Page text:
Designing a learner-centered experience is the goal of all good learning design. Yet, this can be challenging for many designers who have to balance learner needs against project constraints, stakeholder considerations, and organizational hurdles, oftentimes while working with uncertain or ambiguous outcomes. How can learning designers embrace these challenges to create an experience that keeps the learner central throughout the design? In this presentation, we will share how we combined design thinking principles with traditional instructional design approaches to integrate the student voice more purposefully into the design of the Saul Zaentz Online Professional Learning Academy (ZPLA Online). We will also discuss organizational and design challenges associated with incorporating user experience research and iteration into the learning design process, and the strategies we used to resolve these.
Turning Issues Into Assets: Four Strategies to Achieve Student Engagement
Mia Lamm (Johns Hopkins University)
Teaching a large online class poses many scalability challenges including student engagement and assessment practices. Students may feel a heightened sense of anonymity, lack of individualized feedback, and disengagement with instructional material. Quality instructional environments must use strategies to gain attention, connect activities to outcomes, and scaffold authentic learning. This concurrent session identifies and explores pedagogical approaches for student engagement and learner-centered online environments for large enrollment courses.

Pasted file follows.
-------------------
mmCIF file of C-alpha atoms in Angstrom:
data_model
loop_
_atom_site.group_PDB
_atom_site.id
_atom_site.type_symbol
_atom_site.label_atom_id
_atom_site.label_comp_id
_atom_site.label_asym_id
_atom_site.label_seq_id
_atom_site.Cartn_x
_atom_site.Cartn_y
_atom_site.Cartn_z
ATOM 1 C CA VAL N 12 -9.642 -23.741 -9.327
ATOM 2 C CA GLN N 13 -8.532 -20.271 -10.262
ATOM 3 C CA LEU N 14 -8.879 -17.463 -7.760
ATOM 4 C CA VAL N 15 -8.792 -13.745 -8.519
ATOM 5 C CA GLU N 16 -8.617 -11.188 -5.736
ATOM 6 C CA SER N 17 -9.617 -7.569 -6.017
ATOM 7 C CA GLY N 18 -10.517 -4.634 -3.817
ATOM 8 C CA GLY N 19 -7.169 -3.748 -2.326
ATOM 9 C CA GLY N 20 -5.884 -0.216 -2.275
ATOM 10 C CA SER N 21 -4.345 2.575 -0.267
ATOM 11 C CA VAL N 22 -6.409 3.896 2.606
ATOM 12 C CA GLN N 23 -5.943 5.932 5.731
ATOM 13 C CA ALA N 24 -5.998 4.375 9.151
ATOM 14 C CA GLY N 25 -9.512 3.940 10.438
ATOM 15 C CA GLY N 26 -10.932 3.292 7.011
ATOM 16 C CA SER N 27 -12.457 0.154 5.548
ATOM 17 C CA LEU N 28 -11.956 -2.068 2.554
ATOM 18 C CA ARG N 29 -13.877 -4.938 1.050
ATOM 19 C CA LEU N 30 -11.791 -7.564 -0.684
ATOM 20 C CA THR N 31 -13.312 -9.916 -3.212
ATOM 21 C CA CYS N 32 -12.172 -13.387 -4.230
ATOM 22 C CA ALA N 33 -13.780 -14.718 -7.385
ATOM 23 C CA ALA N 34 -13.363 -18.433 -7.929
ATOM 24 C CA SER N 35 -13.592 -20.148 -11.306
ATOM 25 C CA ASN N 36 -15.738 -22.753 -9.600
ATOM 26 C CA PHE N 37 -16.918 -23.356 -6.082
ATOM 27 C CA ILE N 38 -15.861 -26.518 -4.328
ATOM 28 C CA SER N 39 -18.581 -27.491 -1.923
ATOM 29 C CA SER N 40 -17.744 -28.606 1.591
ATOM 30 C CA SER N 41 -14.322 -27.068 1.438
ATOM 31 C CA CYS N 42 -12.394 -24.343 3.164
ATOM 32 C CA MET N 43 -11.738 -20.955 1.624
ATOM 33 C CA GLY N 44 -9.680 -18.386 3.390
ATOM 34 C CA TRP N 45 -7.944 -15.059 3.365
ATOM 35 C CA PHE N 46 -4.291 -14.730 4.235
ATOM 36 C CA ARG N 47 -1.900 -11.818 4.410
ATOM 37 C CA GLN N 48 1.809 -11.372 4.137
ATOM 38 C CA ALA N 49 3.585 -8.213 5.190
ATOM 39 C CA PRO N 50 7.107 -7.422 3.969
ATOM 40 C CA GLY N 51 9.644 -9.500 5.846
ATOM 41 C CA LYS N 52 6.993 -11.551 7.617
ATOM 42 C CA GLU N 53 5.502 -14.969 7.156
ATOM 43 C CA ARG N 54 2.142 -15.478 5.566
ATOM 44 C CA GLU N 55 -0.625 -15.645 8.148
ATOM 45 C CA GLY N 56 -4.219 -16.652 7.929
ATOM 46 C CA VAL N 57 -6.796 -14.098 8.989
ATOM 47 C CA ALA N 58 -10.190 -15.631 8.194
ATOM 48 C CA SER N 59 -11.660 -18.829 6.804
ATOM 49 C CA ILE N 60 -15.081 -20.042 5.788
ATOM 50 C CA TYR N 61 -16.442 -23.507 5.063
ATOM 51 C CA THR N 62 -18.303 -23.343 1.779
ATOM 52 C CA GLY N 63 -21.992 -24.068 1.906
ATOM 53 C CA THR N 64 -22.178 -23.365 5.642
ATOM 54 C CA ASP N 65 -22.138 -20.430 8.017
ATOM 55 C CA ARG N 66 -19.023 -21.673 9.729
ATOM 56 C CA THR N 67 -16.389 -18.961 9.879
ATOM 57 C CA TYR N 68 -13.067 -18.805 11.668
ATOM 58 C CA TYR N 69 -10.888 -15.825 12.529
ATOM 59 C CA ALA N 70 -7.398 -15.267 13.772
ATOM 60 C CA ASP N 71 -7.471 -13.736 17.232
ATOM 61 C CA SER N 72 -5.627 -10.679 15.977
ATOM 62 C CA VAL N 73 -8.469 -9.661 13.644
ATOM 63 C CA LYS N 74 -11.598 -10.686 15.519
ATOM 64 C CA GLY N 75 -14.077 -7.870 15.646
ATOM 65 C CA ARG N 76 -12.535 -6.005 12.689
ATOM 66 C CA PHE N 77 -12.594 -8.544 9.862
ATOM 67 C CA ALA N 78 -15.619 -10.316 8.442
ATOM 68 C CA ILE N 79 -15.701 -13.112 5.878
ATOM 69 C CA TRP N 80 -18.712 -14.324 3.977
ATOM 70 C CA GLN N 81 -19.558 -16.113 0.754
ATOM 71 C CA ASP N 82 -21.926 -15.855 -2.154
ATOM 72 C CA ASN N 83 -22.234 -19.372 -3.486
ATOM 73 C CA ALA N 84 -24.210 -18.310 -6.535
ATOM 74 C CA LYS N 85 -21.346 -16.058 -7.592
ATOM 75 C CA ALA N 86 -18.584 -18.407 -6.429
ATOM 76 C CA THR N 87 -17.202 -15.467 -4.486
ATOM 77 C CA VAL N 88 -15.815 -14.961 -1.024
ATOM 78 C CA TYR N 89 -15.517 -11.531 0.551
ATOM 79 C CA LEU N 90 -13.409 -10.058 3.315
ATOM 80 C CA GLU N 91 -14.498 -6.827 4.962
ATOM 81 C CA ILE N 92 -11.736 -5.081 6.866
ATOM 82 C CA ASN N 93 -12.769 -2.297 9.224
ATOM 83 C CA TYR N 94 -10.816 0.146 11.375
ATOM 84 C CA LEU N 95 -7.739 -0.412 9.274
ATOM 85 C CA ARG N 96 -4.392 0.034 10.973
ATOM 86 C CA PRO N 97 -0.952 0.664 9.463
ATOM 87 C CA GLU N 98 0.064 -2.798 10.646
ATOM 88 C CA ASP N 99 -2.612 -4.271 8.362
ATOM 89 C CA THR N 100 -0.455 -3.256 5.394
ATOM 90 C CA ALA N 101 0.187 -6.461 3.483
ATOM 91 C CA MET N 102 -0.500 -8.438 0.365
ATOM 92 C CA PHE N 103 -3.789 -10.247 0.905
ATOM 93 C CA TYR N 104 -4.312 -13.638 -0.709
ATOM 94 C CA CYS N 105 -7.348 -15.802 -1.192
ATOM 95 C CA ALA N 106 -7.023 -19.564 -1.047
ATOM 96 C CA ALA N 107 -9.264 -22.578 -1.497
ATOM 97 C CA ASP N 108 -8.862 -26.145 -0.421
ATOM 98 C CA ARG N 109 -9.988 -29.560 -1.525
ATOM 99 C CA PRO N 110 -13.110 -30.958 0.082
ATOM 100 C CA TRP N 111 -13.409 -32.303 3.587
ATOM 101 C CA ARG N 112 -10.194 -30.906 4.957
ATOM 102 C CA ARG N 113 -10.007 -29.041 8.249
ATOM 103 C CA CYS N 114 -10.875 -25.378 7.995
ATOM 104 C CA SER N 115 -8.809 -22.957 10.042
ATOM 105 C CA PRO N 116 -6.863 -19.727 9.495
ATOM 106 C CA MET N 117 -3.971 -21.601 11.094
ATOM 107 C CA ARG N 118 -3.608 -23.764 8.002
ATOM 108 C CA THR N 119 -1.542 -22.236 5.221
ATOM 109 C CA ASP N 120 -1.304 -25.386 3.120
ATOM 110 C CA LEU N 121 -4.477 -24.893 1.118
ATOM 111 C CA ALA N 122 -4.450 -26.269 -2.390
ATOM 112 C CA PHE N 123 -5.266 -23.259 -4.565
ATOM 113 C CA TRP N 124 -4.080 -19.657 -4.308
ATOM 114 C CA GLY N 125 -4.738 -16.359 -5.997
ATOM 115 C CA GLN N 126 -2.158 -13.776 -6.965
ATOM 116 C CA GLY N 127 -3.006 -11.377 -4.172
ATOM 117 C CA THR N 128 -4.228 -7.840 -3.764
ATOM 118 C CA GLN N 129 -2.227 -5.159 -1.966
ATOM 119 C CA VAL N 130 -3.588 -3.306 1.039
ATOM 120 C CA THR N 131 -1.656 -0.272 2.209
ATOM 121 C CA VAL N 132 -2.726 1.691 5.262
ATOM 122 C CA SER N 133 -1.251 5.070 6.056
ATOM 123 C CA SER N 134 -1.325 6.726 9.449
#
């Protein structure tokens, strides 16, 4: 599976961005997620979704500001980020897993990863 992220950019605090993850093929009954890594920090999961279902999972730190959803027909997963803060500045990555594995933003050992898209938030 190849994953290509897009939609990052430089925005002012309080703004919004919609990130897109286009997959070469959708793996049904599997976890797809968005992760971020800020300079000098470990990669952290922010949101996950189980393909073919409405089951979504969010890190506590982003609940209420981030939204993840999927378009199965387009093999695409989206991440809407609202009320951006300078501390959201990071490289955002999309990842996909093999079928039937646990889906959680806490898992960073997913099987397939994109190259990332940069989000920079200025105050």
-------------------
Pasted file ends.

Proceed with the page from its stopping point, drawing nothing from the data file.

The Faculty IT Liaison Project: Bonding Through Learner-Centered Design
Valerie Nesset (University at Buffalo)
As universities continue to adopt new technologies to enhance learning in the physical or virtual classroom, it is the faculty members who must integrate them into their teaching. While some faculty may be very comfortable using technology, others struggle. To address this gap, the Faculty IT Liaison Project was created. Using the Bonded Design method, the project brings faculty and IT staff together in learner-centered, participatory design teams to interact with technology and learn from each other; for example, the “technology hacks” faculty have created to get the technology to work as they need it to, but not necessarily for what it was originally designed to do.
Web Conferencing Reimagined: Virtual Reality And Immersive Learning
Experience the virtual reality equivalent of Zoom, WebEx, and Skype. Glimpse the future of web conferencing and immersive learning for online courses. Discover how tools like Vizible, Mursion, and Mimesys can be used to teach online auto repair classes, transform career and technical education, and facilitate immersive role play for sexual harassment training.
Spotlighting Innovative Use Cases of Mobile Learning
Alex Rockey (University of California, Davis)
Students bring 2-3 devices to class, reflecting ubiquitous mobile device ownership among ages 18-29 across the U.S. (Anderson, 2015). Campus infrastructure is increasing rapidly to meet demands for wireless access due to the surge of personal devices, and instructors are using mobile learning to push classroom boundaries within and beyond the campus environment. This talk will showcase innovative uses of mobile learning uncovered through a cross-campus study. Attendees will understand and experience first-hand innovative uses of mobile learning across four University of California campuses, and discuss related pedagogical strategies, successes, and challenges implementing mobile learning in their own universities.